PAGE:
RCMP on trial for exposing officers to death on the job
Constable Douglas James Larche, 40, Constable Dave Joseph Ross, 32, and Constable Fabrice Georges Gevaudan, 45, were shot and killed on the job in Moncton, N.B., on June 4, 2014
A DEAD WORKER, IS A DEAD WORKER, IS A DEAD WORKER. Mounties are no exception. And so the RCMP high command is on trial for being bad bosses. So bad three officers got killed and two were wounded. So bad the force is facing four counts of labour code violations with possible penalties of millions of dollars.
The federal labour department’s law-enforcement wing has charged the force with four counts of having failed to provide patrol officers with sufficient skills, equip-ment or weaponry to defend against a gunman who shot three Mounties dead in 2014.
Open season on Mounties
On June 4, 2014, 24-year-old Justin Bourque grabbed his semi-automatic rifle and marched through Moncton to hunt down police officers. He killed RCMP constables James Larche, David Ross and Fabrice Gevaudan and wounded two others before being arrested.
Bourque is now serving a life-sentence, with no chance of parole for 75 years.
The three dead constables are memorialized in life-size bronze statues in a small park next to the Petitcodiac River in Moncton.
A bronze monument featuring life-size statues of Constables Doug Larche, Dave Ross and Fabrice Gevaudan, who were gunned down in Moncton, N.B., in 2014 (Andrew Vaughan / THE CANADIAN PRESS)
What’s at issue in the trial are operational decisions made by senior RCMP commanders who had the job of rolling out training, weapons and equipment to detachments across Canada.
Almost immediately after the fatal shootings, questions arose around whether the officers were prepared to deal with what awaited them.
The Mounties only had pistols to defend themselves against Bourque, with no one in the local RCMP detachment yet trained to use high-powered carbine weapons.
The officers who responded to the initial calls were also not wearing bulletproof vests.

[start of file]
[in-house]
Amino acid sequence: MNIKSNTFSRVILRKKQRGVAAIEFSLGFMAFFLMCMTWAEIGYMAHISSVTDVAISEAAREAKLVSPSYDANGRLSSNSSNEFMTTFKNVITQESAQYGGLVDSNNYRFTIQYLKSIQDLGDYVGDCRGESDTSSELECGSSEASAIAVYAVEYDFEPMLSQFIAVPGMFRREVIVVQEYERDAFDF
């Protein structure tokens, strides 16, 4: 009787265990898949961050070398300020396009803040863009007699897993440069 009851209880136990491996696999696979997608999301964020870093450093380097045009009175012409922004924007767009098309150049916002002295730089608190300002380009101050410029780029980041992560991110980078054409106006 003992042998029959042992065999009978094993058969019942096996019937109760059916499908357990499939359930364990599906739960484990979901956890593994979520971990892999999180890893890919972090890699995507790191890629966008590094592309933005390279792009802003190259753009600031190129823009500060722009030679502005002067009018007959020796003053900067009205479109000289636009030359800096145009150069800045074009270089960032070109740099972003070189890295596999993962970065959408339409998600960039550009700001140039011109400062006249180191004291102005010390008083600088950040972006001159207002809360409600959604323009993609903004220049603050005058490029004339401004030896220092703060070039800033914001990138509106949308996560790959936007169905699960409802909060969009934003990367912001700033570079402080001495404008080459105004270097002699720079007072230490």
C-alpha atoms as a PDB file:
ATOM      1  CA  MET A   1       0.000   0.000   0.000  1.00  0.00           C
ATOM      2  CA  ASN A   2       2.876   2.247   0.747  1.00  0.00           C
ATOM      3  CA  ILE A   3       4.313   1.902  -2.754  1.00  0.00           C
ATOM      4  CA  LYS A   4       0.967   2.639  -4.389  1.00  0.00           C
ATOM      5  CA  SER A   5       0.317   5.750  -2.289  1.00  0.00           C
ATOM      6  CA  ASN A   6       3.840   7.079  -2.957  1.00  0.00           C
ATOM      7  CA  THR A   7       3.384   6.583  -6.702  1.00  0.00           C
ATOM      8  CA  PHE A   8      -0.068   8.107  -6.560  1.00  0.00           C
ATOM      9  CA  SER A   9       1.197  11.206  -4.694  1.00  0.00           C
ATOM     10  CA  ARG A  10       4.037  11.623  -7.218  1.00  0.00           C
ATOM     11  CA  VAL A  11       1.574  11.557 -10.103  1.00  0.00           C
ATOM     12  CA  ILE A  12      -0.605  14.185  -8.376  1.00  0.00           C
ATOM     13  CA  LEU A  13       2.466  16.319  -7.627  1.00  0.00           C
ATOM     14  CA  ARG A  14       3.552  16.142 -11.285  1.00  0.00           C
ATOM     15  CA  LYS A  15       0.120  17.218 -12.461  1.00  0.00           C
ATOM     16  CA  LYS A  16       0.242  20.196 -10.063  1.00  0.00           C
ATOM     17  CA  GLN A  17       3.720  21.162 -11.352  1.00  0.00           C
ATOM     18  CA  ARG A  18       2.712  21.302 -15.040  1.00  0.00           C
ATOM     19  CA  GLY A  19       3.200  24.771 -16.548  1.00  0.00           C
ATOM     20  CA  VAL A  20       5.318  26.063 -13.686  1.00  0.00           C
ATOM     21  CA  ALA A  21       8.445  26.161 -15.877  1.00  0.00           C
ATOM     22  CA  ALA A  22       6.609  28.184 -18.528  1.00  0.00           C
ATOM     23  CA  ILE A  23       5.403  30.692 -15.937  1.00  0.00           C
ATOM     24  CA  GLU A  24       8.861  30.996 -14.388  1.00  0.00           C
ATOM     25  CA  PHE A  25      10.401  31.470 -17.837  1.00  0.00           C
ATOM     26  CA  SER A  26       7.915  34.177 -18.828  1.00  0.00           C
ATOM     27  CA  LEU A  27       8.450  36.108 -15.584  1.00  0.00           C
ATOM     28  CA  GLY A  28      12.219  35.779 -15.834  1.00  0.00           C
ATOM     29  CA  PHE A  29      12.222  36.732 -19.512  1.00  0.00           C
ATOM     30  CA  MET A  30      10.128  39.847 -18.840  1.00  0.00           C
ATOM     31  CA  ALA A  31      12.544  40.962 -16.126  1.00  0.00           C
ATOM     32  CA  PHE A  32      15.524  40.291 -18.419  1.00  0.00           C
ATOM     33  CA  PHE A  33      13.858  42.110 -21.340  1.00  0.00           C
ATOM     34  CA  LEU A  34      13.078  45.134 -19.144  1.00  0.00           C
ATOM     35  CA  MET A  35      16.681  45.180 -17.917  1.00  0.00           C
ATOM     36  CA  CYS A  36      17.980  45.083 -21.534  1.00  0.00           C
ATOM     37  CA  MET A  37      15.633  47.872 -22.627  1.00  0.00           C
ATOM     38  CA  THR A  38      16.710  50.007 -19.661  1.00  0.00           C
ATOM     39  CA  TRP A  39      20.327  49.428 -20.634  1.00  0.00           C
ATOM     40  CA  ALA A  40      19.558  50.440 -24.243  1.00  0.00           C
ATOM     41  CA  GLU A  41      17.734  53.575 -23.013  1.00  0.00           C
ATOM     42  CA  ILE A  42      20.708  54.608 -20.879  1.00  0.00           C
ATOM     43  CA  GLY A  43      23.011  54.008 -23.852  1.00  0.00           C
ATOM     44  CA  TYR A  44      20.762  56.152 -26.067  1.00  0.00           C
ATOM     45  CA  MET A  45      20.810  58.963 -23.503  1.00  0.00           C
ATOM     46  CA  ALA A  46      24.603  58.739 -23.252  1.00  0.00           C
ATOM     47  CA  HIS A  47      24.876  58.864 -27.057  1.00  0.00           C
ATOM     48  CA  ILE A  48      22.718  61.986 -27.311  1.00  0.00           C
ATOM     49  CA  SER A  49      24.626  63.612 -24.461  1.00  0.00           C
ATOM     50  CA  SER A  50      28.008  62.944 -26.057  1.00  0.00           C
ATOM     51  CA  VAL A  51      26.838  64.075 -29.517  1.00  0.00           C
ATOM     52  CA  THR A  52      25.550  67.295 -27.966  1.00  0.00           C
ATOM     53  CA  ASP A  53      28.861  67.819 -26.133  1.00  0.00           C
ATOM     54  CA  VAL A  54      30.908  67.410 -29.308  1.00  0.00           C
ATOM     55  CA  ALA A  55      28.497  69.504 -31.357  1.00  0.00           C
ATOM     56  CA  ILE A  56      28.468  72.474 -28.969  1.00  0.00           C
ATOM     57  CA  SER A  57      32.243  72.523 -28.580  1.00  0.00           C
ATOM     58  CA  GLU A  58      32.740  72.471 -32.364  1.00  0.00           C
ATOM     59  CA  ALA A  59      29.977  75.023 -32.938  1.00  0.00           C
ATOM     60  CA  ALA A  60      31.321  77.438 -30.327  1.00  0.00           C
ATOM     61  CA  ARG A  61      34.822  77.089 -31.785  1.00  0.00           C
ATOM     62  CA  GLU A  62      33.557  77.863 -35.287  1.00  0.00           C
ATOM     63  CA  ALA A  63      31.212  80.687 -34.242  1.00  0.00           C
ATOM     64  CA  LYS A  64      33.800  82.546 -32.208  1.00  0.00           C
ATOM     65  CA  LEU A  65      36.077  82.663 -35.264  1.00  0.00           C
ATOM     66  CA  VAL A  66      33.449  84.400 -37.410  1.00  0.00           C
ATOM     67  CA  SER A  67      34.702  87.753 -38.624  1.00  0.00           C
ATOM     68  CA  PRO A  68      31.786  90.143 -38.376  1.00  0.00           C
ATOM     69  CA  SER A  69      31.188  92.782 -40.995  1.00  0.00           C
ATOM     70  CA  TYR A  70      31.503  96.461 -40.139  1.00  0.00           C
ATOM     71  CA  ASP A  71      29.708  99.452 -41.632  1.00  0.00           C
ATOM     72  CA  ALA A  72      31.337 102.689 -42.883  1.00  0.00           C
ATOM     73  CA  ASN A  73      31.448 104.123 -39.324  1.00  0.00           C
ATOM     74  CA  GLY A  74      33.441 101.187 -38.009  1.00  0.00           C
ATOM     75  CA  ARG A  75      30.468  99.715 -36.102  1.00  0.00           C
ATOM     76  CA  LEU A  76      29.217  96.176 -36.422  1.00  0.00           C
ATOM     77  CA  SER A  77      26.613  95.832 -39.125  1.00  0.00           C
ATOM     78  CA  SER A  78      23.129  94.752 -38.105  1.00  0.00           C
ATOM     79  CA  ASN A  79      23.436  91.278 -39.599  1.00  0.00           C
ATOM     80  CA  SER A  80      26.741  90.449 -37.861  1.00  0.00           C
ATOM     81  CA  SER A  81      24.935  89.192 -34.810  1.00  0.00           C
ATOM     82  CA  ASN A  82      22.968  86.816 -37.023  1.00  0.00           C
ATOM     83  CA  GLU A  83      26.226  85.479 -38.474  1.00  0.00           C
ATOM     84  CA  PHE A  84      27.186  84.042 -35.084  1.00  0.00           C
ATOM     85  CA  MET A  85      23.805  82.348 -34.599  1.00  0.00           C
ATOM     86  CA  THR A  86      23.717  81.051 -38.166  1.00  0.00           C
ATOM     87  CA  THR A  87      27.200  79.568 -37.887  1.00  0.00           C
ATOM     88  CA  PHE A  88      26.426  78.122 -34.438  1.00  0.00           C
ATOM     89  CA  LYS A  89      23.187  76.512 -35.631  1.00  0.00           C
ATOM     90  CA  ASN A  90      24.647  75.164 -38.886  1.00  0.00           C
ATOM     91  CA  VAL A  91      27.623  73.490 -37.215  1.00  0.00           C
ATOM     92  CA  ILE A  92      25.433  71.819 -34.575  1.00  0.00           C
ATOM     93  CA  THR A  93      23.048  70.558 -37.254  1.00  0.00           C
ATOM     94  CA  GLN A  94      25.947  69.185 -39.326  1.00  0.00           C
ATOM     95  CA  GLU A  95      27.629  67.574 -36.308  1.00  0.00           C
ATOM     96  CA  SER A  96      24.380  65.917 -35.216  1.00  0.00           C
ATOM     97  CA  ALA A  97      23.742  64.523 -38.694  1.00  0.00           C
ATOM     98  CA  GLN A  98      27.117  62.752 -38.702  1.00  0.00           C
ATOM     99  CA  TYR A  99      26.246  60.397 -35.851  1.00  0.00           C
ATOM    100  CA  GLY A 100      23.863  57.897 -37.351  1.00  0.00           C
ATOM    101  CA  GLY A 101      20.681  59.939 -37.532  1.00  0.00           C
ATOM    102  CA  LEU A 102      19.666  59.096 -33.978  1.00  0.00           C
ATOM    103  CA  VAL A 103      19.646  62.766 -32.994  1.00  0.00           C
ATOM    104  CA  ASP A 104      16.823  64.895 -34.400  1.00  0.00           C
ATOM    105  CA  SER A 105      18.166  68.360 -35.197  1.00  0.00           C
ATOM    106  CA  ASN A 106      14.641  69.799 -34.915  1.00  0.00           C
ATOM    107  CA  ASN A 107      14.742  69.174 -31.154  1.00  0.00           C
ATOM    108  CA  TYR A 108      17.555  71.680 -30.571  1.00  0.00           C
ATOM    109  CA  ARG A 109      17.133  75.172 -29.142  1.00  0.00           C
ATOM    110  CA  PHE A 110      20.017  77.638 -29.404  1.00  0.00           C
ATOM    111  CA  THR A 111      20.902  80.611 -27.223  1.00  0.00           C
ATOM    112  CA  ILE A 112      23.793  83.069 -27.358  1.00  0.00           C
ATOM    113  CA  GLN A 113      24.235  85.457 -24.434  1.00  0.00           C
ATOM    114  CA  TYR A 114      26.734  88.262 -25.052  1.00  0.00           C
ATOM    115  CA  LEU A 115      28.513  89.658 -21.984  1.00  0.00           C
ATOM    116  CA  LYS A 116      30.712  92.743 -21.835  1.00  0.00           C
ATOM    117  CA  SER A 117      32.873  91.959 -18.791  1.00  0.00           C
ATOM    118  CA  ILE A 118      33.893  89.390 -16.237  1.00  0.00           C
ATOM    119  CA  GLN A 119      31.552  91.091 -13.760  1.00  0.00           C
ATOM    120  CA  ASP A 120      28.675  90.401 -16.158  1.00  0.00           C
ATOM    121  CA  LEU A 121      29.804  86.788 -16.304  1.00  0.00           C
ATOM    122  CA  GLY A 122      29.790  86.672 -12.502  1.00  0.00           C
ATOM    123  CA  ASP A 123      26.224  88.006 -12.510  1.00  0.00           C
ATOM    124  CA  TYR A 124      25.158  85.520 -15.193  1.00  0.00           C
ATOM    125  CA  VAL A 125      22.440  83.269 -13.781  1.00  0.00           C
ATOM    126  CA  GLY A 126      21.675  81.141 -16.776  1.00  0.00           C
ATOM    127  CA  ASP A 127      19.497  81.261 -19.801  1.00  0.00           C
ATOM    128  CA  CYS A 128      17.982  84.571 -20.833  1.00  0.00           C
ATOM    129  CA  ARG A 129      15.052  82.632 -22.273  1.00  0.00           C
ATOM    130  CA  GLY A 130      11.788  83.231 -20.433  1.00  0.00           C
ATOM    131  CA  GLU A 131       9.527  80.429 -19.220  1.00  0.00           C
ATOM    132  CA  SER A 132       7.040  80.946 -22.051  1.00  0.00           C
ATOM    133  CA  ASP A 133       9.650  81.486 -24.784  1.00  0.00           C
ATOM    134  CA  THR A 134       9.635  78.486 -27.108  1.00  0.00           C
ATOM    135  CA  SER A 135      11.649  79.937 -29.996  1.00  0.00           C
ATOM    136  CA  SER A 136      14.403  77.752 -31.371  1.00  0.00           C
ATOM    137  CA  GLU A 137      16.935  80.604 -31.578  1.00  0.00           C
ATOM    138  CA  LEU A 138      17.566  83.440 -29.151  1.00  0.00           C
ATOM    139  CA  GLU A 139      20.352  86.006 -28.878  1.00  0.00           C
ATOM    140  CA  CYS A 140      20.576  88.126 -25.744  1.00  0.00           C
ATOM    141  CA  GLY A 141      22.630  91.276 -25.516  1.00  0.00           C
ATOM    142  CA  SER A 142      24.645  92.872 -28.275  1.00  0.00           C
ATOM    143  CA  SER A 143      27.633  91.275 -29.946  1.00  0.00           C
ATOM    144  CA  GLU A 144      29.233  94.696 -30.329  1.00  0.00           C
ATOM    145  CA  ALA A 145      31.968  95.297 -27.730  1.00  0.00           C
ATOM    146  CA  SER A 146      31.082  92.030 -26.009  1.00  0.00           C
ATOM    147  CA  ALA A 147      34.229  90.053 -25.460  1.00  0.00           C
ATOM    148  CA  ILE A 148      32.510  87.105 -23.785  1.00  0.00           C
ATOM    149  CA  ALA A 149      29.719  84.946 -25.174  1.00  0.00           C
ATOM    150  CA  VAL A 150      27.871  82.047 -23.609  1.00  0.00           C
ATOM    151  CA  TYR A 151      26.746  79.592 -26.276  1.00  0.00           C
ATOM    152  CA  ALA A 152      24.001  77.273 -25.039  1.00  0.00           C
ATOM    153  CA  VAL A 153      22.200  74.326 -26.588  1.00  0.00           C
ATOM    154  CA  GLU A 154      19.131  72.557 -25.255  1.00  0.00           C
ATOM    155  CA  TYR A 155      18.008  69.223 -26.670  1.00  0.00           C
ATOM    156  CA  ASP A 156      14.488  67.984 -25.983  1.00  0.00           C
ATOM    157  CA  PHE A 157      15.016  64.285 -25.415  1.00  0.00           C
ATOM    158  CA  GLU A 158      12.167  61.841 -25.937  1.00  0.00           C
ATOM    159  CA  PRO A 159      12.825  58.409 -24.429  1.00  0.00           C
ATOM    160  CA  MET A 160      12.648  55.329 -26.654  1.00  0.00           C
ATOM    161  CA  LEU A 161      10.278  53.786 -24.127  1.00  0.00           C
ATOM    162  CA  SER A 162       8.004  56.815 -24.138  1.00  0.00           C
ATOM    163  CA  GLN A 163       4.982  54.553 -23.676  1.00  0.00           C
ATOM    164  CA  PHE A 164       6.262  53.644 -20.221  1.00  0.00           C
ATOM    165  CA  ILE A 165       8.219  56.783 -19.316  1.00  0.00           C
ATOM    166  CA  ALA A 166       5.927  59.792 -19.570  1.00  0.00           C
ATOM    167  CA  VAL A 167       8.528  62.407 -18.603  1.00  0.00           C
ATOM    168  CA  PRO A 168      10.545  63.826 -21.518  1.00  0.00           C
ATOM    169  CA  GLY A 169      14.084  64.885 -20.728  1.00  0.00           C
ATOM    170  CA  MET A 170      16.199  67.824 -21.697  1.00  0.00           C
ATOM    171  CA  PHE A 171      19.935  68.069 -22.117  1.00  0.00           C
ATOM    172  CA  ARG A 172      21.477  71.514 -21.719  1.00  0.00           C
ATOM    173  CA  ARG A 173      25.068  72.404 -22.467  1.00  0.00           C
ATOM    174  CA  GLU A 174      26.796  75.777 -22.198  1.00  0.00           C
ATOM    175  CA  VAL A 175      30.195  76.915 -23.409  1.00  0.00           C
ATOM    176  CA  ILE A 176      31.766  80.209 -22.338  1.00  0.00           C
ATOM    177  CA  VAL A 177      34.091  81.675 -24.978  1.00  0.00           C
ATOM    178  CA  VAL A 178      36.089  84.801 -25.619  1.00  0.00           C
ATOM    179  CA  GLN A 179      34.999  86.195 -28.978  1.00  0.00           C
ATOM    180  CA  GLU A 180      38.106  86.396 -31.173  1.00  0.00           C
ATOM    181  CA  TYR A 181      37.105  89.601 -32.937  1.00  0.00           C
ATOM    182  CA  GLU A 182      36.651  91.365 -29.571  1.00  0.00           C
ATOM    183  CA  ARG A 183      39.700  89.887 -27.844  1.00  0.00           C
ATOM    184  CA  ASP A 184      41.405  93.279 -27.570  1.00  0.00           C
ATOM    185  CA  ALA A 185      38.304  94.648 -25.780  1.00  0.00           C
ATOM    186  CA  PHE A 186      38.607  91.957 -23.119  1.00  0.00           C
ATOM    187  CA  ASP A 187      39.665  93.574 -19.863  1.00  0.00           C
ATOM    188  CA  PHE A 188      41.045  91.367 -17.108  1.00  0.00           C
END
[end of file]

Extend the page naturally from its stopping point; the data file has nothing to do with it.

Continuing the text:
Employment and Social Development Canada investigated, which happens any time a federal government employee dies on the job.
The investigation concluded in May 2015 with charges against the national police force, which was accused of four health and safety violations under the Canada Labour Code.
No individual RCMP manager or supervisor is named in the charges, which are:
- Failing to provide RCMP members with appropriate use of force equipment and related user training when responding to an active threat or active shooter event.
- Failing to provide RCMP members with appropriate information, instruction and/or training to ensure their health and safety when responding to an active threat or active shooter event in an open environment.
- Failing to provide RCMP supervisory personnel with appropriate information, instruction and/or training to ensure the health and safety of RCMP members when responding to an active threat or active shooter event in an open environment.
- Failing to ensure the health and safety at work of every person employed by it, namely: RCMP members.
Each charge carries a maximum fine of $1 million.
Labour Code charges are more typically laid against federally regulated corporations complicit in accidents – for instance, farming employees crushed by grain shipments or transport workers maimed by malfunctions.
The trial ended in late June 2017. A decision is expected on September 29.